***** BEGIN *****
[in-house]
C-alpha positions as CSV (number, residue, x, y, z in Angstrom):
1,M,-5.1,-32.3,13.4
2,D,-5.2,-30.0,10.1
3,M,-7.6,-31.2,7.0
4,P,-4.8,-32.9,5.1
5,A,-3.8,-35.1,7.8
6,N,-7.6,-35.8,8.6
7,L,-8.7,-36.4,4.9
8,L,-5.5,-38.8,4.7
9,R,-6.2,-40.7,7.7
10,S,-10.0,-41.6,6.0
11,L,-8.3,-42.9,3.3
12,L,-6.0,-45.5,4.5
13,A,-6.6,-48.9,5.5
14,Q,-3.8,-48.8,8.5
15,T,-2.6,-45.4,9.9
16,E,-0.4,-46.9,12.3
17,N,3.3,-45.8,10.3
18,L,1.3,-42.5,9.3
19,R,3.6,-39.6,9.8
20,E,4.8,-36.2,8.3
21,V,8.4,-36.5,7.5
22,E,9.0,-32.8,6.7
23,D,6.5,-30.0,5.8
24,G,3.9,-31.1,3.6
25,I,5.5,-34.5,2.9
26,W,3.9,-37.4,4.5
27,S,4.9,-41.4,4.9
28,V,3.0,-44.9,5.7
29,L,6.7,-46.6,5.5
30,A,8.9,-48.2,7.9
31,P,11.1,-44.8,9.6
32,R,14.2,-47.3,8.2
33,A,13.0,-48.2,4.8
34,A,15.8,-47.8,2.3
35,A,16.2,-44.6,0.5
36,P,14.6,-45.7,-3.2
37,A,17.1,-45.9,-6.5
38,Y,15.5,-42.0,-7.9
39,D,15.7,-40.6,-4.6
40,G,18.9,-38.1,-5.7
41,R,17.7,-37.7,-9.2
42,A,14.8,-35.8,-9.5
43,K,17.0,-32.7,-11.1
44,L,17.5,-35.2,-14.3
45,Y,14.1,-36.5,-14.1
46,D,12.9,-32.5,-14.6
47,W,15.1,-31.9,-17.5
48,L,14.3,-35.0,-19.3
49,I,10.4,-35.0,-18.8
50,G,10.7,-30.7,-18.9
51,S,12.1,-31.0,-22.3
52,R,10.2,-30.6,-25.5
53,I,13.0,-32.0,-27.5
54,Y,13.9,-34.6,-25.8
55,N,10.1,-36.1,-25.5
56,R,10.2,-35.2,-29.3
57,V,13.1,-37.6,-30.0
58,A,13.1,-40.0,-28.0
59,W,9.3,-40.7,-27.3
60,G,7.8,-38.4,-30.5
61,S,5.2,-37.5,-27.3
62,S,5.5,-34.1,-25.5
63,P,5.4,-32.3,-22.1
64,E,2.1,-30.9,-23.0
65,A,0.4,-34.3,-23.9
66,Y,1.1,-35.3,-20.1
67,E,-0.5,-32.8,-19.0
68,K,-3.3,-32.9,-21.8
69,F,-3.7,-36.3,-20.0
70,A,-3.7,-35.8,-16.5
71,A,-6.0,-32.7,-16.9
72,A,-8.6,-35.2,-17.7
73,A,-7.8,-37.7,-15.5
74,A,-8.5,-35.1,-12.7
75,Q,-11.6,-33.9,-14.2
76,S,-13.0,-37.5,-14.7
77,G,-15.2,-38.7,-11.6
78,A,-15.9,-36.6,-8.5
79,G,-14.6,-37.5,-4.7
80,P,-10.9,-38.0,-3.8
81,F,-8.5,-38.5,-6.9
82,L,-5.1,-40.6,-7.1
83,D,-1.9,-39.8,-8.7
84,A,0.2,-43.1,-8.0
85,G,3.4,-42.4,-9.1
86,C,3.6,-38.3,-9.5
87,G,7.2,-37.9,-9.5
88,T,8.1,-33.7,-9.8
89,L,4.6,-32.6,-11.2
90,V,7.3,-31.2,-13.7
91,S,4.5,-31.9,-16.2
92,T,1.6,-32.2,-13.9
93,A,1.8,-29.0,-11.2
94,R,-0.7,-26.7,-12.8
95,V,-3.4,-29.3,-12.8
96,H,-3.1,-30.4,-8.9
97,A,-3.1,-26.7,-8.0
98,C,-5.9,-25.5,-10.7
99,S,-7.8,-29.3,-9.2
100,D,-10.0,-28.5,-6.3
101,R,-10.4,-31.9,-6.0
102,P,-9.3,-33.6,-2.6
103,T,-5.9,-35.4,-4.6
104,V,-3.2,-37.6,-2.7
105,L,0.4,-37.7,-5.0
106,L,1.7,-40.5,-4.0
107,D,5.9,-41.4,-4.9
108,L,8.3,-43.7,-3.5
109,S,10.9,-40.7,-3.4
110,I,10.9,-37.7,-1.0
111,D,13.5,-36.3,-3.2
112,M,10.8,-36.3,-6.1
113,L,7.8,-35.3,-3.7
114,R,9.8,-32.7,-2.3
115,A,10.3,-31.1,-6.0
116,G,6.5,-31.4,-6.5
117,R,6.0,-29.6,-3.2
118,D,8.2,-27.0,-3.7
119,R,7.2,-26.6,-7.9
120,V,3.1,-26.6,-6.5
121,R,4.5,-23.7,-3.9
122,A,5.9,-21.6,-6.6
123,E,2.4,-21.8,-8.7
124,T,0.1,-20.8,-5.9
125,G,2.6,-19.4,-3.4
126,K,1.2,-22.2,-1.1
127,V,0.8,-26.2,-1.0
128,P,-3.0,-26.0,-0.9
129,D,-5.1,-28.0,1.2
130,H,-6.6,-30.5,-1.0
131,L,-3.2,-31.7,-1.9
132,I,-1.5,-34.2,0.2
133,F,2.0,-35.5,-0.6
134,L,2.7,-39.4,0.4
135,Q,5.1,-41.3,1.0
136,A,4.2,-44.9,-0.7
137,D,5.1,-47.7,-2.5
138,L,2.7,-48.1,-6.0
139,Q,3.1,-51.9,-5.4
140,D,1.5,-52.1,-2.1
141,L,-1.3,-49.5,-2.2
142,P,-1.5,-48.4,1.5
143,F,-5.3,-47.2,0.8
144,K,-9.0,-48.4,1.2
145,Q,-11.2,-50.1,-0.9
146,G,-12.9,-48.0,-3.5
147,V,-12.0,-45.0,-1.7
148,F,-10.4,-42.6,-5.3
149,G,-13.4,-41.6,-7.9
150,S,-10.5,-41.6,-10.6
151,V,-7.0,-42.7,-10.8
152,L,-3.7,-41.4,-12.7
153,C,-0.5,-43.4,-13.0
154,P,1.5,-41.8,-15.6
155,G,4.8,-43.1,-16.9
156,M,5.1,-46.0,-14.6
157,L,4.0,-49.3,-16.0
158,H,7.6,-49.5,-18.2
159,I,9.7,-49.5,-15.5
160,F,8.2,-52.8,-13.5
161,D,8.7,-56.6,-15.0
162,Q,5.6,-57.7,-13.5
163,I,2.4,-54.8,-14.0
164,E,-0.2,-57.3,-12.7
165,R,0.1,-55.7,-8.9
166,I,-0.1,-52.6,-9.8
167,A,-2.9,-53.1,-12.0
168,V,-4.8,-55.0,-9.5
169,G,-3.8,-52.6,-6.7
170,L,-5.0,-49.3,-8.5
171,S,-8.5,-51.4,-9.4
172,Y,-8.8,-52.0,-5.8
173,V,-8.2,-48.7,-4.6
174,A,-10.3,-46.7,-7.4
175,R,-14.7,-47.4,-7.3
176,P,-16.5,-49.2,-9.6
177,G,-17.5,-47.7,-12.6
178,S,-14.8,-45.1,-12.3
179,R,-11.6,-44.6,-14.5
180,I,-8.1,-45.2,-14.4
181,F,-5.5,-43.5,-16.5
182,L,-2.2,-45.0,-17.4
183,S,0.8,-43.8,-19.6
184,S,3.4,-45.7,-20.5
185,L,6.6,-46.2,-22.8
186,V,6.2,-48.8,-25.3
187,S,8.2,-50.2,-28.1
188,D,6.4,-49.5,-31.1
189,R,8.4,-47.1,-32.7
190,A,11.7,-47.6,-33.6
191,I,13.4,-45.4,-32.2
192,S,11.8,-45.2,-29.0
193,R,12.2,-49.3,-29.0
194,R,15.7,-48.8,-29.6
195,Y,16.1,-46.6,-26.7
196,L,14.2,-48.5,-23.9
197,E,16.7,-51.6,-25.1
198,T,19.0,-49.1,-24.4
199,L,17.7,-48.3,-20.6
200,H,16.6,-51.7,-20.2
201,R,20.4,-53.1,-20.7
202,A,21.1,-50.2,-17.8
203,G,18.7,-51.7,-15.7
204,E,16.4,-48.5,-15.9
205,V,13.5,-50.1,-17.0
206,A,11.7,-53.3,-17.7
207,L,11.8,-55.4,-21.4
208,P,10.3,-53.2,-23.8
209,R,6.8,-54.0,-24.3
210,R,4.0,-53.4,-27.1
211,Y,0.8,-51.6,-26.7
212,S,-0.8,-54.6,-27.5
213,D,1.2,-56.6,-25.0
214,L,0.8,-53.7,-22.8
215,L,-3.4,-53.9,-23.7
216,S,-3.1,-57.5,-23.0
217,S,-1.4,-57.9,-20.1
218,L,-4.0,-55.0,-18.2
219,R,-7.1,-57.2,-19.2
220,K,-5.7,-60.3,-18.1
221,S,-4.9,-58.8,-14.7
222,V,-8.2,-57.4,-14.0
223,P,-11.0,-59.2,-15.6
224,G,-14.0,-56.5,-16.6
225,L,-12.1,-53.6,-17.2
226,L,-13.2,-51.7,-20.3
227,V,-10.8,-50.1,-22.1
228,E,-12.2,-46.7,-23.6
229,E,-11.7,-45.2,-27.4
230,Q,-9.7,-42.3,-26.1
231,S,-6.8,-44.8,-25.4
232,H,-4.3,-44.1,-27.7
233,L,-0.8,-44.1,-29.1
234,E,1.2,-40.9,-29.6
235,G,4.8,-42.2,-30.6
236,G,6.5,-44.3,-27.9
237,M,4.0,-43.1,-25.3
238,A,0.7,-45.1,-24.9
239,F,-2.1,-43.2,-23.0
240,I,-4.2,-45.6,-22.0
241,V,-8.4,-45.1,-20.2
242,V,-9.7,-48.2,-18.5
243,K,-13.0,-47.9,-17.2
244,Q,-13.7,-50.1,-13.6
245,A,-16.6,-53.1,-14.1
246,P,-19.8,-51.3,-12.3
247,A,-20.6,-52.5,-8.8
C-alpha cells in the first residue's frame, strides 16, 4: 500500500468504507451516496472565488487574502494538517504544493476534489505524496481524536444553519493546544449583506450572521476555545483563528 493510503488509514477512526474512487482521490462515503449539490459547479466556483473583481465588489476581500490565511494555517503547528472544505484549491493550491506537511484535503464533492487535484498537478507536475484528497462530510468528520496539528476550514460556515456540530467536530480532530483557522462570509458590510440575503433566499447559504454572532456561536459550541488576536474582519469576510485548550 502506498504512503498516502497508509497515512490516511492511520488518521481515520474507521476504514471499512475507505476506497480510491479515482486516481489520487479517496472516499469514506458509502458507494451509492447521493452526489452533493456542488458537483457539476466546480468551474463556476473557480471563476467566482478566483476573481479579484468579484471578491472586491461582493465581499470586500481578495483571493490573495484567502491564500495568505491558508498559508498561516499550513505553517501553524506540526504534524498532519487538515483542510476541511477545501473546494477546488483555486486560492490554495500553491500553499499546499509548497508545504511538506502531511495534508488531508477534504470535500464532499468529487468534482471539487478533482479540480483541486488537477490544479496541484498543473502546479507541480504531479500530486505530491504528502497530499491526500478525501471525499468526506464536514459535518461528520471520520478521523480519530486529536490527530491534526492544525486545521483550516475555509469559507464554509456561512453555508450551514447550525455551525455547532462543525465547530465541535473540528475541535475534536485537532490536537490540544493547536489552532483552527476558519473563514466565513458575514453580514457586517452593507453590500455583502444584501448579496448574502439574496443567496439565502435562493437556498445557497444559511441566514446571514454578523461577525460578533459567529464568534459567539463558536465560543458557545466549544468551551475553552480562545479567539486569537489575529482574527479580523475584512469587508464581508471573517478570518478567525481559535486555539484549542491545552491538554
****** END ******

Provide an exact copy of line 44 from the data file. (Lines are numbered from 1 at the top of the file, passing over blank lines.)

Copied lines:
42,A,14.8,-35.8,-9.5